Molnar also denies evidence against his propositions as he wills it. For example, when I cite evidence that the astrological geographies he wants to use to say that Aries was the sign of the Jews or Judea, he claims that Dorotheus of Sidon (whom I cited as placing the Holy Land under Gemini, given that Phoenicia mentioned by Dorotheus best corresponds to that territory) had no astrological geography and my source said no such thing. Molnar obviously did not check, because it is there, and Dorotheus did have an astrological geography. It is among the fragments of his work preserved by Hephaestion of Thebes (the fragments are in Pingree’s book on the subject from 1976, not the English translation that Molnar seems to be relying on) and is referenced by every major scholarly work on astrological geographies of the 20th and 21st centuries. Molnar did not honestly look to see he was wrong. Moreover, Molnar did not even mention my discussion of Manilius, a 1st century astrologer he first cited to support his arguments but which I showed completely contradicted what he said (Manilius put the Holy Land under Aquarius). Once again, Molnar cannot honestly represent the scholarship on the subject or what I cited against him. Instead, avoiding that problem, he makes a lot of huff about my treatment of Vettius Valens on the subject, who still says nothing of Judea and thus Molnar requires bluster rather than fact to get his conclusions anyways. I pointed out that Valens could have had his astrological geography altered to fit with the province reforms of Septimus Severus in the 190s, so Valens mention of Coele Syria may be referring to northern Syria rather than modern-day Lebanon as most geographies of the period would have placed it. Molnar declares that Valens did his work in the 150s to 170s so he couldn’t possibly have been thinking of Severus’ reforms, but this again poorly represents the subject. Most of Valen’s work was done in that period, but clearly not all of it. The last datable item in Valen’s books is from 188 CE, as calculated by Neugebauer and van Hoesen (p. 130), and the astrological geography materials cannot be dated using astronomy. So the composition or any editing by Valens of other parts of his tome could have happened in the 190s; I don’t know that, and I leave it as a possibility, not a fact. Molnar cannot seem to stand or understand uncertainty in historical documents, so he has to claim as fact things that are simply not so. And this fluster disguises a fact I make about Valen’s geography, that instead of Coele Syria absorbing the territory of the Holy Land, a better fit may be with Phoenicia as it did for Manilius. Molnar doesn’t even mention this, because again he can do nothing to undermine my point. All his fuss disguises the fact that Molnar has simply ignored all the sources that contradict him and instead claims all sources favor his position, something contradicted at the conference by Stephan Heilen and agreeing with my general assessment. Also, Molnar’s claim that Ptolemy’s astrological geography, the only one that actually provides any support to his case, goes back centuries is something proposed in the 19th century and has been refuted before he was even born, something he would have known if had read the very sources he uses in his book, such as Neugebauer, A History of Ancient Mathematical Astronomy, p. 897 n. 10. (See also Long, “Astrology: Arguments Pro and Contra” in Barnes, Brunschwig, Burnyeat, Schofield, Science and Speculation, pp. 183-4.)
To sum up the paragraph above, Molnar claims sources against his position do not exist even when they do (i.e., Dorotheus), ignores sources I brought up that show he is wrong (i.e., Manilius, Valens), tries to deny things and claim I am being deceptive by claiming things as fact which are not so (i.e., Valens did all his work between 150 and 180), and he relies on one source using scholarship refuted nearly a century ago (i.e., regarding Ptolemy’s astrological geography). You cannot be this wrong at all levels and still say you are doing scholarship worth taking seriously.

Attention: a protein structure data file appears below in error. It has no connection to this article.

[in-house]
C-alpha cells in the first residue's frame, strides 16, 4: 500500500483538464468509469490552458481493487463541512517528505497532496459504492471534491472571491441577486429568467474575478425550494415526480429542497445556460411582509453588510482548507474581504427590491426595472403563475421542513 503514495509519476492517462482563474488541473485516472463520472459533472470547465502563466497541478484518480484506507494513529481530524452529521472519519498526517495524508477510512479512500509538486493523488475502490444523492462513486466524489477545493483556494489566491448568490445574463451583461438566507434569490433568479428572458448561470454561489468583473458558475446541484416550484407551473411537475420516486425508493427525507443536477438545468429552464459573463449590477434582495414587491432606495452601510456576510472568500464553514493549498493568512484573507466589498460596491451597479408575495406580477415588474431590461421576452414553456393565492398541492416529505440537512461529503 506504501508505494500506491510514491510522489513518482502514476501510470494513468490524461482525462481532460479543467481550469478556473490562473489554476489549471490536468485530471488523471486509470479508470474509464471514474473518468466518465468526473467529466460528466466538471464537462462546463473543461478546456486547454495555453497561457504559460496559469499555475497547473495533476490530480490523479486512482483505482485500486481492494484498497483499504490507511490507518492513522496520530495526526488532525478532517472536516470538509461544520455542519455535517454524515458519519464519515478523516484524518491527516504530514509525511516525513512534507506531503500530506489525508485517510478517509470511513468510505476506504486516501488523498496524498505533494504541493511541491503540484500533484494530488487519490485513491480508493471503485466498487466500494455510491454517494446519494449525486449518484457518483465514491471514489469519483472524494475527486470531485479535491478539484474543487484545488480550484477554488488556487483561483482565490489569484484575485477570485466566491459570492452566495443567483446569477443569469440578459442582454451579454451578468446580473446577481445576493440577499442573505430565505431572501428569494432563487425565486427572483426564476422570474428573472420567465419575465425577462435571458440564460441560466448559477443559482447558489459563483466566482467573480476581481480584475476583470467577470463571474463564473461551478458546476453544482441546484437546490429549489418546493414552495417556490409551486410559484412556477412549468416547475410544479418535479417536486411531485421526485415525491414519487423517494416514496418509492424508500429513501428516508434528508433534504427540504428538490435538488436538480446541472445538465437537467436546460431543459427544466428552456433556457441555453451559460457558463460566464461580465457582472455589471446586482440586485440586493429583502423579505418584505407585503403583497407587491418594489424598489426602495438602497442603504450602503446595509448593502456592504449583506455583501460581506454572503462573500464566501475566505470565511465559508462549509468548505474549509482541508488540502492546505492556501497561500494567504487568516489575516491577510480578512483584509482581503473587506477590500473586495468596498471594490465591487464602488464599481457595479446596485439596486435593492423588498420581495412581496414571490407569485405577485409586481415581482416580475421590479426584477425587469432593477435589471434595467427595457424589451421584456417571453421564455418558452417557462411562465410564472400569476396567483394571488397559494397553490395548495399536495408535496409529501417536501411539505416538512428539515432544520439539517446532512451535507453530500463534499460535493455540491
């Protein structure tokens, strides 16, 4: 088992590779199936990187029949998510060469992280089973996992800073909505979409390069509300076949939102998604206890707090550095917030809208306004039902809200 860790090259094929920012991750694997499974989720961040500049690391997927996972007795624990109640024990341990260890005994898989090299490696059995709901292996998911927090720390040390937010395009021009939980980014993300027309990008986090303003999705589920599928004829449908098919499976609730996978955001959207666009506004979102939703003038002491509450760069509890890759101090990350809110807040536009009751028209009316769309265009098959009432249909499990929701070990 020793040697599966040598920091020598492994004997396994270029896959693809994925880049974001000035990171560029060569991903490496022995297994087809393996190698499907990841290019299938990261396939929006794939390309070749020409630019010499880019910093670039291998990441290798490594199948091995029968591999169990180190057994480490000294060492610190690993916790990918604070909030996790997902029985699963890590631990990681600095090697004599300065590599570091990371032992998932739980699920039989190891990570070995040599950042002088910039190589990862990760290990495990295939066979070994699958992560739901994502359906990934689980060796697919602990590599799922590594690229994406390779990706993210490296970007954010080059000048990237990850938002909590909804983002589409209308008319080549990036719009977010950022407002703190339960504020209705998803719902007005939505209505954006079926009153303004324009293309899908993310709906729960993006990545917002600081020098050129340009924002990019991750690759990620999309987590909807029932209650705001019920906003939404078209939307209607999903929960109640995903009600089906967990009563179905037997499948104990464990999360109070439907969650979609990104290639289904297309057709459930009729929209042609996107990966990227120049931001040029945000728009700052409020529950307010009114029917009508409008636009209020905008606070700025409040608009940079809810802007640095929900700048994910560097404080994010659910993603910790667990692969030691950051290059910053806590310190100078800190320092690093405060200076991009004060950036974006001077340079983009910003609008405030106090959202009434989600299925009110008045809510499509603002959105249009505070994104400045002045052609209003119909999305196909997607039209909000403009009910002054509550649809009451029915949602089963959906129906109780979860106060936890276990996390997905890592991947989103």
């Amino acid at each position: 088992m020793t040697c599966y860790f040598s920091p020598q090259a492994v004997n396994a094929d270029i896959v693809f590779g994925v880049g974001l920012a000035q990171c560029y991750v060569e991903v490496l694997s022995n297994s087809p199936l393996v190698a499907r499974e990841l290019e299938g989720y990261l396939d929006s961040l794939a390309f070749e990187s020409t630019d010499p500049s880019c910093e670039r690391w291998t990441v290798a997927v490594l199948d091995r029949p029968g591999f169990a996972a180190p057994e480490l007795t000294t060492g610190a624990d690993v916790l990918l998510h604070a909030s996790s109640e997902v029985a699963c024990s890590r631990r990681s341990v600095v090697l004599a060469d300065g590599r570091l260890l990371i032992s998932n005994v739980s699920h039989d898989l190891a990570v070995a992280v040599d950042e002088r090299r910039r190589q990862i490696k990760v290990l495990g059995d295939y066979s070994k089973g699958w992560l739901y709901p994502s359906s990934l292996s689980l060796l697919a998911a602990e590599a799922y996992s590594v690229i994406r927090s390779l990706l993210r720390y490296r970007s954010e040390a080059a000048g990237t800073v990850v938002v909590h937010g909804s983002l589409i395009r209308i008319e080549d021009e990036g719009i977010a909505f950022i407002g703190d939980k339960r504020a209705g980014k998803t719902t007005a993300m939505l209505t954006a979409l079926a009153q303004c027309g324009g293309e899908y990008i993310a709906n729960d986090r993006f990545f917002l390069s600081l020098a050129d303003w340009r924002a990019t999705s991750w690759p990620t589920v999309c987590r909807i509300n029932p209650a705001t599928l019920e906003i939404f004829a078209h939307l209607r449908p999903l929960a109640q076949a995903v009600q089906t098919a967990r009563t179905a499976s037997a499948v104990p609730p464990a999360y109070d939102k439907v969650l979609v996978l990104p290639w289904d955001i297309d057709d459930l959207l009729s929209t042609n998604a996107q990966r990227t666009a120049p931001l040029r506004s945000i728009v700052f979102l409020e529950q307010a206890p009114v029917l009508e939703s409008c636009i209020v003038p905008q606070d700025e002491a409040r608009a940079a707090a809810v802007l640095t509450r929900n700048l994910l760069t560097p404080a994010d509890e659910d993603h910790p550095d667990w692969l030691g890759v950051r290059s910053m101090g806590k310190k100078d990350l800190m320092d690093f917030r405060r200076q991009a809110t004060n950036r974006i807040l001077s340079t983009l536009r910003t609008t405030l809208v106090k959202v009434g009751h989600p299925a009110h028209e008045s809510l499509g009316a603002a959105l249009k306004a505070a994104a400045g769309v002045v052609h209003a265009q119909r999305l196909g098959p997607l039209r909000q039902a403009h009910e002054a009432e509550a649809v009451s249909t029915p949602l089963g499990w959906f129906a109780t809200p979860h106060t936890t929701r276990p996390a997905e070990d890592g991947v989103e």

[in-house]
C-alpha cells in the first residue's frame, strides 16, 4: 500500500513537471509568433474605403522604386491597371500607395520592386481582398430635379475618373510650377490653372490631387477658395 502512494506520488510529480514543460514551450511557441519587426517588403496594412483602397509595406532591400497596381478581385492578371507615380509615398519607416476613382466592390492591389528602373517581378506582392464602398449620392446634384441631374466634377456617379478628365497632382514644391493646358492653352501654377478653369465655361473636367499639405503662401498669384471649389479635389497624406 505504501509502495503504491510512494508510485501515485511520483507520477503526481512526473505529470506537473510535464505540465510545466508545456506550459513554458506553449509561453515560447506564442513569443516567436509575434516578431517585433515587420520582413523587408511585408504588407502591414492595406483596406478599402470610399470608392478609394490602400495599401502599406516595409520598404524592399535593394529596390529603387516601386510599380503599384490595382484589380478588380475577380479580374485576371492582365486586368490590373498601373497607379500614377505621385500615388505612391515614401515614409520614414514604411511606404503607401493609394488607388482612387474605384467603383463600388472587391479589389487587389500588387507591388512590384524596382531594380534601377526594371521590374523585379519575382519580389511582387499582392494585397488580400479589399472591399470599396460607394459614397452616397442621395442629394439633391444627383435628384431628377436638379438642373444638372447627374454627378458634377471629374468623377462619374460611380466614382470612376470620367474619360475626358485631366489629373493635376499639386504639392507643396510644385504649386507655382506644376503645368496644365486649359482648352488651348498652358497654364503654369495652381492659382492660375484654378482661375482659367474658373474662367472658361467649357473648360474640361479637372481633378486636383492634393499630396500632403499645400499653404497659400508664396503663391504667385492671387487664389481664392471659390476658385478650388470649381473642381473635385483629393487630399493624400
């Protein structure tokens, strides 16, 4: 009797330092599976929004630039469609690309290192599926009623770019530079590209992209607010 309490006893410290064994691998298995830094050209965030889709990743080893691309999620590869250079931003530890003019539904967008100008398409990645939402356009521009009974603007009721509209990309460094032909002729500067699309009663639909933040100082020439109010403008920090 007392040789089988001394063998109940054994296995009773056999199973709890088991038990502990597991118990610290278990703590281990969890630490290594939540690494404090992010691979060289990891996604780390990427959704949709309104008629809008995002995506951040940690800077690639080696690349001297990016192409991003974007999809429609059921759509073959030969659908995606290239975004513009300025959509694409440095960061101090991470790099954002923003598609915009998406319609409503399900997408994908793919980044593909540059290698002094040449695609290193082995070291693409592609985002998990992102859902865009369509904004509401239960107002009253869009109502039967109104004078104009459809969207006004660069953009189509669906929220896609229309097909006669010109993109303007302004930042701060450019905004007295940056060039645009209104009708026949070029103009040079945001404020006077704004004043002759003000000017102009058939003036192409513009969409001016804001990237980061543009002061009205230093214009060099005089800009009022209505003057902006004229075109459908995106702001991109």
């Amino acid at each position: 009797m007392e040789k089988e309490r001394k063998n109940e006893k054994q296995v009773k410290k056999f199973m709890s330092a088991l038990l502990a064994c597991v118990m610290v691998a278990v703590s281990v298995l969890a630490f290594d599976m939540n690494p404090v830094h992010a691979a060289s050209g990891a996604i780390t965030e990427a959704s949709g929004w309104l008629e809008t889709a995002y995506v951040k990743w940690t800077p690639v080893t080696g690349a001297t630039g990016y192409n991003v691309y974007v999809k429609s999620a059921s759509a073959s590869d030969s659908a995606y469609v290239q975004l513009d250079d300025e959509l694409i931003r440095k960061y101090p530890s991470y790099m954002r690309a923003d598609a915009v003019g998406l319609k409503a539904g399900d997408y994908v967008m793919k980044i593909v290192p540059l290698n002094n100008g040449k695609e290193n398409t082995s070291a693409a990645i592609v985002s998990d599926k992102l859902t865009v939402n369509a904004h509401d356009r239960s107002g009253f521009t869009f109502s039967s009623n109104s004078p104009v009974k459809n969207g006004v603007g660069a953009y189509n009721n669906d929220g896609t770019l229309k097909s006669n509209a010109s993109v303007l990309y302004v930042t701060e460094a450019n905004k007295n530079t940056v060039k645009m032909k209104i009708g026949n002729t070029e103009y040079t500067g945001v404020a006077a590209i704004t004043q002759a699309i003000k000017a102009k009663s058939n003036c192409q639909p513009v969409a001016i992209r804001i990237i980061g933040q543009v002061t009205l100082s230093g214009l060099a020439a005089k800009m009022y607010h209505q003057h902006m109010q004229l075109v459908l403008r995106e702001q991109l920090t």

The last example of how poor a scholar Molnar I shall provide is how he will not learn things that every classicist learns before graduation. When discussing the astrologers’ predictions to Nero about his possible return to rule in Jerusalem, I notes that most historians who have analyzed this source consider this piece of history unreliable. I then cite four different commentaries on the subject. Molnar says I “only cite[…] some references without explaining” how they support me. I guess he couldn’t be bothered to read, nor to learn the fact that historians have issues with Suetonius on Nero, let alone what issues they have with this particular account. This is such basic knowledge of anyone that studies Latin history and literature; it is a well-known conclusion that Suetonius had lost access to the imperial archives before researching this emperor and relied more on gossip-like sources than the most reliable ones. I even provided such an example of issues with Suetonius on Nero in my book, so obviously Molnar has taken no opportunity to learn even from a book in hand, let alone by a trip to the library.
Molnar tries to get past this by noting other ancient historians say that there was a prediction of the return of Nero from the East; that is something I never said was in doubt, only the particulars of that prediction and if it had anything to do with Nero’s astrologers. And none of those other historians say that prediction of returning to power in the East had anything to do with horoscopes or the like, so Molnar’s citations are in fact missing the point. The problem is that Molnar needs the tale and prophecy to be based on statements from Nero’s astrologers, but these conversations are likely to be in private, not publicly known and causing all the empire to be worried. Moreover, the details seem unlikely; Nero had one astrological adviser, Balbilus, so this plurality of unnamed astrologers looks more like the gossip of the populace rather than historical record. That and more is considered by the various modern historians I cited, but Molnar figured he could ignore all that because it didn’t suit his purposes and thus be ignorant of basic knowledge among classicists.
I could go on and cite all of his mistakes, his failures of logic, his contradictions in his own review as well as between his review and what he says in his book, and so on. But that isn’t useful anymore. I have demonstrated to all knowledgeable people that Molnar simply cannot be trusted on this subject; he refuses the learn the basic facts of ancient history and cannot fairly present arguments or evidence against him. Given that a similar conclusion seemed to have been reached by many of the conference speakers at Groningen, I find myself in good company.